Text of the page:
I honestly want to believe that you are a good internet citizen, and your attacks on search engine optimization and now affiliate marketers are honest, and without any form of prejudice.
So while you are attacking affiliate marketing, please ensure you have first of all cleared up all the problems in the paid links debate, such as what seems to be a company, where you are on the board of directors, buying links.
It is widely discussed that buying links in WordPress themes is something that might be a signal of web spam, and the same should be true for buying links in WordPress plugins and gaining millions of links.
Of all the default options within the original Sociable plugin, quite honestly the ThisNext button appearing by default is the least obvious choice, thus most likely to have been paid for.
When approached about making the links nofollow, the developer refused – he seemed to think all those links to forms were a deserved vote.
I took action, encouraging people to add nofollow initially, and then releasing a modified version of the sociable plugin.
That version is relatively unknown – only downloaded 1700 or so times, I am sure the original has been downloaded upwards of 100,000 times.
Recently Joost decided to take over development of Sociable and create a new “official” version
I did make sure that the default options were changed.
Not As Bad As It Used To Be
Fortunately this situation isn’t as bad as it used to be, otherwise I honestly wouldn’t raise it in so open a manner.
ThisNext now has someone on board or was made aware of this issue and has made a specific point to block the URL from search engines
That may not be the case of the other default inclusions
But it is deceptive to users – those are purchased links, and there is no form of disclosure on the page that they are paid advertising.
For a long time those pages were not blocked
These are really old conversations but highly relevant to the current
There have been extensive discussions regarding the differences in disclosure in various blogging scenarios including with Gordon Gould of ThisNext after the interview between Jason and Ted from Izea (formerly PayPerPost)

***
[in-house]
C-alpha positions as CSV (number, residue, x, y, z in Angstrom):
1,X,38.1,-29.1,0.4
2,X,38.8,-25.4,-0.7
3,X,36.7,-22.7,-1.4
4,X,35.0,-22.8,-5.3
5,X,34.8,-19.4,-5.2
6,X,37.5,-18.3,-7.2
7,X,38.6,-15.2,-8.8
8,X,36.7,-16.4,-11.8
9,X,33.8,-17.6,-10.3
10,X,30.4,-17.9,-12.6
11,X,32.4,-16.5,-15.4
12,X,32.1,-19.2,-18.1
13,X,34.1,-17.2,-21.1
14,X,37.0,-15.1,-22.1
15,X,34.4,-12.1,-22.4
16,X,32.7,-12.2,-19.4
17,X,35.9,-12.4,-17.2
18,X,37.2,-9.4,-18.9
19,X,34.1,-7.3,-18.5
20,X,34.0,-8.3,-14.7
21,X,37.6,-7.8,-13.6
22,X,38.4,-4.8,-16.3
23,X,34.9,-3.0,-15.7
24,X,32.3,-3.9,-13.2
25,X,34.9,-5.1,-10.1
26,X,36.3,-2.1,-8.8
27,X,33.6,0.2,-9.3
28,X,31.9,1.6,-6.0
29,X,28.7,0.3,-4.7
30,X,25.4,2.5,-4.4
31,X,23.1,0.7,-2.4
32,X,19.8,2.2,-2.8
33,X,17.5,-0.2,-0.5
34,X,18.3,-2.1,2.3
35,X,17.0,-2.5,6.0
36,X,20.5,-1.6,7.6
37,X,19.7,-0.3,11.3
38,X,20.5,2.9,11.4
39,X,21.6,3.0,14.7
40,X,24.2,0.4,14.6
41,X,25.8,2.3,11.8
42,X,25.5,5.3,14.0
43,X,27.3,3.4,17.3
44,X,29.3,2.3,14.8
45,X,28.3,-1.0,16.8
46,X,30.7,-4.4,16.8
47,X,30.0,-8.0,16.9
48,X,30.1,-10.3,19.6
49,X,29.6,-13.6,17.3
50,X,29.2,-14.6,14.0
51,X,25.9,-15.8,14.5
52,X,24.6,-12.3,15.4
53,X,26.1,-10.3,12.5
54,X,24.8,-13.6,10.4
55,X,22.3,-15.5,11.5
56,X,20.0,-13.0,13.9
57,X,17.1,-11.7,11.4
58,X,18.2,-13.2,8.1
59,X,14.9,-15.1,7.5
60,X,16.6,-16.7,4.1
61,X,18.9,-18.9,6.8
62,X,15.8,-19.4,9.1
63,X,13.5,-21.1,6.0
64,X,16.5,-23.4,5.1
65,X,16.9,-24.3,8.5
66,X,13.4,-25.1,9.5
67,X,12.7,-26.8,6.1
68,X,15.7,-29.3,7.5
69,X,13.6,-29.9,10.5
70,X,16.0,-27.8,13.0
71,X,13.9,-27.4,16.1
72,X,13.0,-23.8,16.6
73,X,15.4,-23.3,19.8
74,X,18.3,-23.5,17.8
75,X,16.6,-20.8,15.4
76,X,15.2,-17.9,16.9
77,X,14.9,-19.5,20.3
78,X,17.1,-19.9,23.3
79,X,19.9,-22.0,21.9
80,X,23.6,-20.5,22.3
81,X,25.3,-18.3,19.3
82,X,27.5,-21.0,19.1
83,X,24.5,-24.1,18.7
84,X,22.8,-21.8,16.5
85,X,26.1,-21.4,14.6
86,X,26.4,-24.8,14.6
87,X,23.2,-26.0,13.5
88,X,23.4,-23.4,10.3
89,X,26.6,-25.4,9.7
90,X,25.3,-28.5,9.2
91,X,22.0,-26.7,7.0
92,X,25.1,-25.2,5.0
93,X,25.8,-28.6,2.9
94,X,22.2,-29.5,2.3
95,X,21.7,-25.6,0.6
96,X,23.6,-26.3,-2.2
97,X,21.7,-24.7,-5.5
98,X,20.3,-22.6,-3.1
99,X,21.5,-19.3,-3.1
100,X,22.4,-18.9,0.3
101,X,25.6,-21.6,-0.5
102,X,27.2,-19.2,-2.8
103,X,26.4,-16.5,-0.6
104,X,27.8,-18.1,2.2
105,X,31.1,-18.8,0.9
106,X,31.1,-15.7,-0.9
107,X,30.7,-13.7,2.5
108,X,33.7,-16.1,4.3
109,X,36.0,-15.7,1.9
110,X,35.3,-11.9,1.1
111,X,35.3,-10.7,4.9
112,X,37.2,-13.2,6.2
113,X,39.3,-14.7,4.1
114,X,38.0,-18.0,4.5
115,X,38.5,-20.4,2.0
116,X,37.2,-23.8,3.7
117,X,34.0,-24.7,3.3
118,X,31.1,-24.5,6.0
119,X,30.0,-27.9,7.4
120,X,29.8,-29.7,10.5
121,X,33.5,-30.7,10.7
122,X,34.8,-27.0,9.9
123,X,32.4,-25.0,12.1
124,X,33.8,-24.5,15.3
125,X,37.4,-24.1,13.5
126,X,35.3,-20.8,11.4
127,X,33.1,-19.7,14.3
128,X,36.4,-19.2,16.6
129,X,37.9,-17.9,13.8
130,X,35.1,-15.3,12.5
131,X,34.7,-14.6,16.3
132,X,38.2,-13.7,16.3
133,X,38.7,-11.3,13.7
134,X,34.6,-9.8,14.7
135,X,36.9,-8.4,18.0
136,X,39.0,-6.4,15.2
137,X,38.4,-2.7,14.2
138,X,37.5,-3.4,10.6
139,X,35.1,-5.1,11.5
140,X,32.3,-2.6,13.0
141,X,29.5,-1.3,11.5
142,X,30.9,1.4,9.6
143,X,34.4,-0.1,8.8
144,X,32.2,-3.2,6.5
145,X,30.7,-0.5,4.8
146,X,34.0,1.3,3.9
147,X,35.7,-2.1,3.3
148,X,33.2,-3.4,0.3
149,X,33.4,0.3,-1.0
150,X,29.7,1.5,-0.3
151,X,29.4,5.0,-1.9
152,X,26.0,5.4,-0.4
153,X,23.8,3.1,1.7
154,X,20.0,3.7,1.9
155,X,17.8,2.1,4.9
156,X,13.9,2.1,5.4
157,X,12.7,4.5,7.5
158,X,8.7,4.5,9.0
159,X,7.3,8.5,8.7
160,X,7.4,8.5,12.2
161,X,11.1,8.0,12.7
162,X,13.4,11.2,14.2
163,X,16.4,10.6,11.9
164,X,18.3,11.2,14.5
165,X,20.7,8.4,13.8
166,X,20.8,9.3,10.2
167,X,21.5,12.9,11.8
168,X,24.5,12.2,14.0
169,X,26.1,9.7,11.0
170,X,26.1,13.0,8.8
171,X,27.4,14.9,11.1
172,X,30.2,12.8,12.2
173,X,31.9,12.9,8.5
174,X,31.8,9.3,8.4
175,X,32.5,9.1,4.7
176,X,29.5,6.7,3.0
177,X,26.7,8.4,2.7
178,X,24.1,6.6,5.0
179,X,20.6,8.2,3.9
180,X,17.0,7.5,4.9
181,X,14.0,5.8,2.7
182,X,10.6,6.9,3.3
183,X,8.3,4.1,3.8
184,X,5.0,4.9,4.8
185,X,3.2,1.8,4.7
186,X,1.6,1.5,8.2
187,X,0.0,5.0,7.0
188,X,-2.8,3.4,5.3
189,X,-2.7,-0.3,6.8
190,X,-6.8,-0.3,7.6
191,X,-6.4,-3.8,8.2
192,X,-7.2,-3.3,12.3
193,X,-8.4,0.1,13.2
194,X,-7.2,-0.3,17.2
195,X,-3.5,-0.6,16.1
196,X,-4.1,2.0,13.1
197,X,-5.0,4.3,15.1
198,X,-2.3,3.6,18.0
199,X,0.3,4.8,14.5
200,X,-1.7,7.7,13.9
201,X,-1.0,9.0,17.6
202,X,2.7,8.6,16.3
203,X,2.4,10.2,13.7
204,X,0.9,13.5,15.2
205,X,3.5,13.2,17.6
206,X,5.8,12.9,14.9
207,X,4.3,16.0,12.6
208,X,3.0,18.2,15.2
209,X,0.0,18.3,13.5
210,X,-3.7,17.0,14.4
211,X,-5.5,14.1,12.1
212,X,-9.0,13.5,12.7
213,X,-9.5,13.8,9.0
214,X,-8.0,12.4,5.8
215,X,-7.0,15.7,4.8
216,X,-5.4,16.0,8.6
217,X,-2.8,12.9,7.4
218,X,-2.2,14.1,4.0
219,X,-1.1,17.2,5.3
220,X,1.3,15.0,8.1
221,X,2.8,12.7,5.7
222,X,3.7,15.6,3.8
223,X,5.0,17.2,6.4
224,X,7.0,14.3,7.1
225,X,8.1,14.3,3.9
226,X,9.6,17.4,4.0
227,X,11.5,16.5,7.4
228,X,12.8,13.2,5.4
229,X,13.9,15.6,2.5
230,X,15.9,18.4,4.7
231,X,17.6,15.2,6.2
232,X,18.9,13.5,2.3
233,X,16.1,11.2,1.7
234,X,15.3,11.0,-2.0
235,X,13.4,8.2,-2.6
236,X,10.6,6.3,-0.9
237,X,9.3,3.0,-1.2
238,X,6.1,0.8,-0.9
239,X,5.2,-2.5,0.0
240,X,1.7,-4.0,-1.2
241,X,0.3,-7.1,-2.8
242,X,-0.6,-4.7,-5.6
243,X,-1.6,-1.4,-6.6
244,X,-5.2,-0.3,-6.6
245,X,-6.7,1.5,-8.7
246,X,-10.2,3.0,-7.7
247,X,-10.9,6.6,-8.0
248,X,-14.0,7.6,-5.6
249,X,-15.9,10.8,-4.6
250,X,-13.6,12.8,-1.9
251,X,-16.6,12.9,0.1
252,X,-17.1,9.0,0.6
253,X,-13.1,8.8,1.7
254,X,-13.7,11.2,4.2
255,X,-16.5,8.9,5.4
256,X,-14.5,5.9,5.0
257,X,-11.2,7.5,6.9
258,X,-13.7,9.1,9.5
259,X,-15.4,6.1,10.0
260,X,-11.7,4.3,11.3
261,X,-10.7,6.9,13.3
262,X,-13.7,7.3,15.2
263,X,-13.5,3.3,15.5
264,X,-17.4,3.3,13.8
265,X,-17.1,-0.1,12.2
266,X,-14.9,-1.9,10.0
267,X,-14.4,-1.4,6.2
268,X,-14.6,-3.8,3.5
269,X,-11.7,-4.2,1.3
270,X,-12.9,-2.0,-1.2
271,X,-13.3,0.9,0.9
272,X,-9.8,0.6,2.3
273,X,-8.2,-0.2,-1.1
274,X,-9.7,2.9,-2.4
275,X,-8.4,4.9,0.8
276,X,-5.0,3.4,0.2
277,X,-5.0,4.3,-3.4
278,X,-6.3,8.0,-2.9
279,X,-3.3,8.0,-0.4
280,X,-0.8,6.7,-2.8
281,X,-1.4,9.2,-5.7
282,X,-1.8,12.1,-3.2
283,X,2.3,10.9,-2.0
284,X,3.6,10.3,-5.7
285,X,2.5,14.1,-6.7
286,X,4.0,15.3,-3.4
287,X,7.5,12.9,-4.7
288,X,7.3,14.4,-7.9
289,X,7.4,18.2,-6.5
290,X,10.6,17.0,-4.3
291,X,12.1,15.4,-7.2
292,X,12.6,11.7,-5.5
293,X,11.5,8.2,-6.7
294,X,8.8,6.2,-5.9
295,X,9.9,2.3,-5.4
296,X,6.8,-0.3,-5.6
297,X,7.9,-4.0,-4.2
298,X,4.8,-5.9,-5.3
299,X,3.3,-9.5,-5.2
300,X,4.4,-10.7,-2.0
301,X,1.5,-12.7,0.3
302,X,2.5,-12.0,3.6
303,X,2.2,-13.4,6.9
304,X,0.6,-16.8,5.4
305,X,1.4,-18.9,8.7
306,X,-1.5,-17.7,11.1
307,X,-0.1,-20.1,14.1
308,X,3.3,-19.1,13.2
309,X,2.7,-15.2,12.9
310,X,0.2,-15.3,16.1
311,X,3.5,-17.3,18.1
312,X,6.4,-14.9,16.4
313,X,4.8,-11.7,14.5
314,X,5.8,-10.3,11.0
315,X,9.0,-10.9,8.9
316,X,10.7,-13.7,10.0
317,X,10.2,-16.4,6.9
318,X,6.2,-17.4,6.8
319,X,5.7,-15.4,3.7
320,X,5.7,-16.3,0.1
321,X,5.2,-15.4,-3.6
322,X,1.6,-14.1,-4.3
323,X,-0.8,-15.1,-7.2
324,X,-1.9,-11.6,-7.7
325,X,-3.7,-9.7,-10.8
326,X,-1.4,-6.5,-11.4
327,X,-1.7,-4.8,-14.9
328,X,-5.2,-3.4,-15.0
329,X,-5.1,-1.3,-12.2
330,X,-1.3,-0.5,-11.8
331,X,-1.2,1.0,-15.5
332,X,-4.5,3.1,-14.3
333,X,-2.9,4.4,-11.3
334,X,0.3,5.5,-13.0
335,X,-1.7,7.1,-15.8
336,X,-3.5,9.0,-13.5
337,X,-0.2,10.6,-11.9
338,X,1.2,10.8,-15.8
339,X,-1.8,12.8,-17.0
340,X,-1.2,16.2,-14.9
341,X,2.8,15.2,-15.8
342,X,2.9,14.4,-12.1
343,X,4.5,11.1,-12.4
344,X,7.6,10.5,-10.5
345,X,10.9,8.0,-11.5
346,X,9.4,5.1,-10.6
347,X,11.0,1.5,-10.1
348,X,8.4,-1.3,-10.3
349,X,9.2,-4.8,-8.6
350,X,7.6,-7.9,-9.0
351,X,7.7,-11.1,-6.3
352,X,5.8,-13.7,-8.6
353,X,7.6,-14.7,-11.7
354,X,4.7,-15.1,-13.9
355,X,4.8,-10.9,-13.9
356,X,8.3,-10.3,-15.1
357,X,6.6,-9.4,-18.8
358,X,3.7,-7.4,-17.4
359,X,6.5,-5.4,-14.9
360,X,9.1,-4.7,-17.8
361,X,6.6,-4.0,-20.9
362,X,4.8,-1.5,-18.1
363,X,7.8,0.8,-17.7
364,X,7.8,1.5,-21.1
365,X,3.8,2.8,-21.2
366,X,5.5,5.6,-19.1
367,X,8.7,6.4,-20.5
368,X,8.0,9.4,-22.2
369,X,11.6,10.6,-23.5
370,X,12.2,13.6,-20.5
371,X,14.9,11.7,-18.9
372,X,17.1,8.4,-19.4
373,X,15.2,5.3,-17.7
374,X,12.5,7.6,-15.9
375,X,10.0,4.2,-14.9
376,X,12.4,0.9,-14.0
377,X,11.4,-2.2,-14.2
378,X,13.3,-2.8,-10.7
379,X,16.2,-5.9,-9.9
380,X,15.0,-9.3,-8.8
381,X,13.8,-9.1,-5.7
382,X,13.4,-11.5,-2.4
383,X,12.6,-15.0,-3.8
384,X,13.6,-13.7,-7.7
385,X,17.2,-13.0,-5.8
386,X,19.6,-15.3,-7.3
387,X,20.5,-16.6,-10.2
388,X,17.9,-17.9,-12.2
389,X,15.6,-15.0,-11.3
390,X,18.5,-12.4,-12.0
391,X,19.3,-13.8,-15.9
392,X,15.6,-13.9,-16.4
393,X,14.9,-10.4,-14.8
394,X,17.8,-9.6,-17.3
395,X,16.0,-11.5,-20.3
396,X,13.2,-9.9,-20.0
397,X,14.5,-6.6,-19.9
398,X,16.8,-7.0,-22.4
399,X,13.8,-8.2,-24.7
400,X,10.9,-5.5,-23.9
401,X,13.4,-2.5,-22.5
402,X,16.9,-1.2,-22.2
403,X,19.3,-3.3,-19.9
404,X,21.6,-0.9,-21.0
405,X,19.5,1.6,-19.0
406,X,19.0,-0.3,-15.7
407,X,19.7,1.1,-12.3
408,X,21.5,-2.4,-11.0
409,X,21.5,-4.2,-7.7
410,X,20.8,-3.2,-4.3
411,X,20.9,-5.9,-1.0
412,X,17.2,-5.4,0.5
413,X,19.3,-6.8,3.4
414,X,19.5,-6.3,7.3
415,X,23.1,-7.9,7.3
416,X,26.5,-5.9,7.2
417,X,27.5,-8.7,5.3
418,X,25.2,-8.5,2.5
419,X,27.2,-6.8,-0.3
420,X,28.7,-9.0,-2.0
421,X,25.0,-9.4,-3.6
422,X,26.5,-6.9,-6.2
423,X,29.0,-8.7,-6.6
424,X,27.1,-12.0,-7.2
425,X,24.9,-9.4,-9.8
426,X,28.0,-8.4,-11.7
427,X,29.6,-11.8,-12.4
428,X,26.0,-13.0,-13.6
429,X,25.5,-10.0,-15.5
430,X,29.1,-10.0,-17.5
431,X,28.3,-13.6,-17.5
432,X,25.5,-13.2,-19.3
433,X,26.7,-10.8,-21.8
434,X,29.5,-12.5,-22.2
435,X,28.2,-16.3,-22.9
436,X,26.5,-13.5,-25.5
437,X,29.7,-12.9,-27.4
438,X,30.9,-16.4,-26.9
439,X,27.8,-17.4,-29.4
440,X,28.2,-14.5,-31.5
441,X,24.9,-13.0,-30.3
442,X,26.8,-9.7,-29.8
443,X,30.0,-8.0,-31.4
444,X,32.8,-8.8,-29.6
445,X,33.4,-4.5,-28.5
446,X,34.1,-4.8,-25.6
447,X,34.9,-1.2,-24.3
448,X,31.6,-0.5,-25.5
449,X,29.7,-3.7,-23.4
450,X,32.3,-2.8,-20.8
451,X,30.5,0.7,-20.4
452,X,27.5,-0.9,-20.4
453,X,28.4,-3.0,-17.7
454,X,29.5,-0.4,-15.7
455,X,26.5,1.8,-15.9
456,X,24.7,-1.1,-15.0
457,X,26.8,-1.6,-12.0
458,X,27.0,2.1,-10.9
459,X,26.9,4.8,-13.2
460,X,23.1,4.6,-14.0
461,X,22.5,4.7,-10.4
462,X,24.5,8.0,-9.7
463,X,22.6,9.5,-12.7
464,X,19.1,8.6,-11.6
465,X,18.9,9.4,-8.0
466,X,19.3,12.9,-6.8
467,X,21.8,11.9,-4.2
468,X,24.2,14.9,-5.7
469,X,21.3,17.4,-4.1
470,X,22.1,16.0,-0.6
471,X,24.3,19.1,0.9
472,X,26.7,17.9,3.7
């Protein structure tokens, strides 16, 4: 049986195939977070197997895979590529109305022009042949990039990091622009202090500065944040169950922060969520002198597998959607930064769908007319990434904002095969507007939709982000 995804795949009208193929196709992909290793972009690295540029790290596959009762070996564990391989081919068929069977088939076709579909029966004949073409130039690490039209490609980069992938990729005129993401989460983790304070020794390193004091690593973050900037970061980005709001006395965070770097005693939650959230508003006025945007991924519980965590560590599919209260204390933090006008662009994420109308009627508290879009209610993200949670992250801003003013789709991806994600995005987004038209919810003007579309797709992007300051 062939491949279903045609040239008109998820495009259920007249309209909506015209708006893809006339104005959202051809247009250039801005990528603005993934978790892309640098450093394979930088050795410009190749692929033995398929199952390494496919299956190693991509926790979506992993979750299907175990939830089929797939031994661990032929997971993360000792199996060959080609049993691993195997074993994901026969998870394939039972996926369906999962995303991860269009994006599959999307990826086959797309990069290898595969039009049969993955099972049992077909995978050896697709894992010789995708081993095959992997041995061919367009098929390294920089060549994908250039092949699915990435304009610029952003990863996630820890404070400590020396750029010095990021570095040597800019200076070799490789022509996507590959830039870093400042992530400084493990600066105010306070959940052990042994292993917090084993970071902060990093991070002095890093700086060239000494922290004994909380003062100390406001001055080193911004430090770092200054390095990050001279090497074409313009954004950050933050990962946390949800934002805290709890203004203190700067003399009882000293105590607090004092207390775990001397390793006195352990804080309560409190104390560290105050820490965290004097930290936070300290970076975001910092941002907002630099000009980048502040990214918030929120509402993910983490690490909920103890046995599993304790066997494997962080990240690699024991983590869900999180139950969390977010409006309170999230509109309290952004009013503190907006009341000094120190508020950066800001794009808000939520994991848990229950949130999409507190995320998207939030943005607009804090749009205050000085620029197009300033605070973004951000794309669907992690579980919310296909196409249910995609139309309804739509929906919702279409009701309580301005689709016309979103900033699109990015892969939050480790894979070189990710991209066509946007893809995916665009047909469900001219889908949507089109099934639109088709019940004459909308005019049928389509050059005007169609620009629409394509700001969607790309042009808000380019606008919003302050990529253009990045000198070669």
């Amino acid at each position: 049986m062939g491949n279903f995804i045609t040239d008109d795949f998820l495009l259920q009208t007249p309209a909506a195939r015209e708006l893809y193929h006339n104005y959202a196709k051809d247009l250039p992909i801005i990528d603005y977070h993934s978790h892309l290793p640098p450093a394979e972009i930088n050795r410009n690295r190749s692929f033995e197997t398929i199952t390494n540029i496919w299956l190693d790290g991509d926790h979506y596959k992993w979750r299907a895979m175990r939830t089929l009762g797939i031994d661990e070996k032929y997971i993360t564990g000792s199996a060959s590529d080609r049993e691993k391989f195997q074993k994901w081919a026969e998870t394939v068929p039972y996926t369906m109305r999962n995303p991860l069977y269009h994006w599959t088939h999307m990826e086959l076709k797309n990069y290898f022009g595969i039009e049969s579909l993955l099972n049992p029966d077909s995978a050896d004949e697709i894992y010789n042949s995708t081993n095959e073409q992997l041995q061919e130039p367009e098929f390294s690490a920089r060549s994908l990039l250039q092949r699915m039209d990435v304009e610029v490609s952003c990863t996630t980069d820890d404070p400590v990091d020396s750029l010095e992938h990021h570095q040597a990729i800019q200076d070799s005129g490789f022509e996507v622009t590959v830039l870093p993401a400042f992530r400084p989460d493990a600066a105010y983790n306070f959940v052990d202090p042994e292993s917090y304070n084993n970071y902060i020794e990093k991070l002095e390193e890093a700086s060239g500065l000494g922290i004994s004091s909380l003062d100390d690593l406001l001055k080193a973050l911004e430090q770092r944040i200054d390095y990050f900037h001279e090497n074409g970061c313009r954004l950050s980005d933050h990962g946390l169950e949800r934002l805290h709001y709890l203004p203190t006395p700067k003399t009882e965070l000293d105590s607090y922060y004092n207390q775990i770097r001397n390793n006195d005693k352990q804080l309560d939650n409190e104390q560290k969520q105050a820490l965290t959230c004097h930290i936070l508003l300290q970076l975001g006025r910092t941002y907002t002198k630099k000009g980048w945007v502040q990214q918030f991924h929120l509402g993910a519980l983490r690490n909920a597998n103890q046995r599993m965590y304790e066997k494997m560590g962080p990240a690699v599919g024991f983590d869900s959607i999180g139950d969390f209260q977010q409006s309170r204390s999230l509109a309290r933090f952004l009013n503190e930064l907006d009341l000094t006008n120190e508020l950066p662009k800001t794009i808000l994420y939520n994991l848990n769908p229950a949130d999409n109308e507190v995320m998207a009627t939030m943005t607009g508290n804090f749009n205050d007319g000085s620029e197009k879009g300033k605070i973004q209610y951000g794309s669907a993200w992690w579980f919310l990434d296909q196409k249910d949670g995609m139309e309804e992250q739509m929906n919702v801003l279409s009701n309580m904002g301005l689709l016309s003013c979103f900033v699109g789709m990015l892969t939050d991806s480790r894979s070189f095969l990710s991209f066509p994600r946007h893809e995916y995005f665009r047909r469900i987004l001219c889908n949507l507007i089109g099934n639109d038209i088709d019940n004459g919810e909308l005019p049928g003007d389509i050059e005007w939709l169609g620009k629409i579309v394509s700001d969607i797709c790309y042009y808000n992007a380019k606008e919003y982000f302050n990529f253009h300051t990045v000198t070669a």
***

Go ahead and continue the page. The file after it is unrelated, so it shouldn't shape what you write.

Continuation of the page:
Clickbank have required disclosure for more than a year now, though they leave it to the FTC to decide what level of disclosure is required.
Google still prevent disclosure of their referral units.
I have been writing about affiliate disclosure for some time
When Jason asks “Should Google, Yahoo, Mahalo, etc. ban affiliate links? (or “Will the FTC ban undisclosed affiliate links for us all?”)” his first port of call should be companies where he has a say in what they do, then his friends at Google.
For full coverage of Jason’s presentation at Affiliate Summit read
Linda has a full roundup of all posts, along with a player so you can listen to a recording on Webmaster radio
Zac was under fire over his big checks and responds
Finally Tris has probably the clearest takeaways from the Jason Calacanis keynote at Affiliate Summit
Maybe more coverage on techmeme, but currently most of the above posts have all the links covered.
I found Joel Comm’s views extremely interesting (p.s. Joel – if you had linked to a few more people I would have found your post quicker)
Good overview on Winning The Web
Finally Dan Rua with quite a scathing look at Jason Calacanis’ linking practice, with #1 rankings for Mahalo content being driven purely with links from the Jason Calacanis weblog.
Disclosure: I am an affiliate marketer, I also get classed as an SEO by many – this is a topic I am extremely biased about and have commercial interests in. I have been involved in the disclosure debate for affiliate marketing for over a year.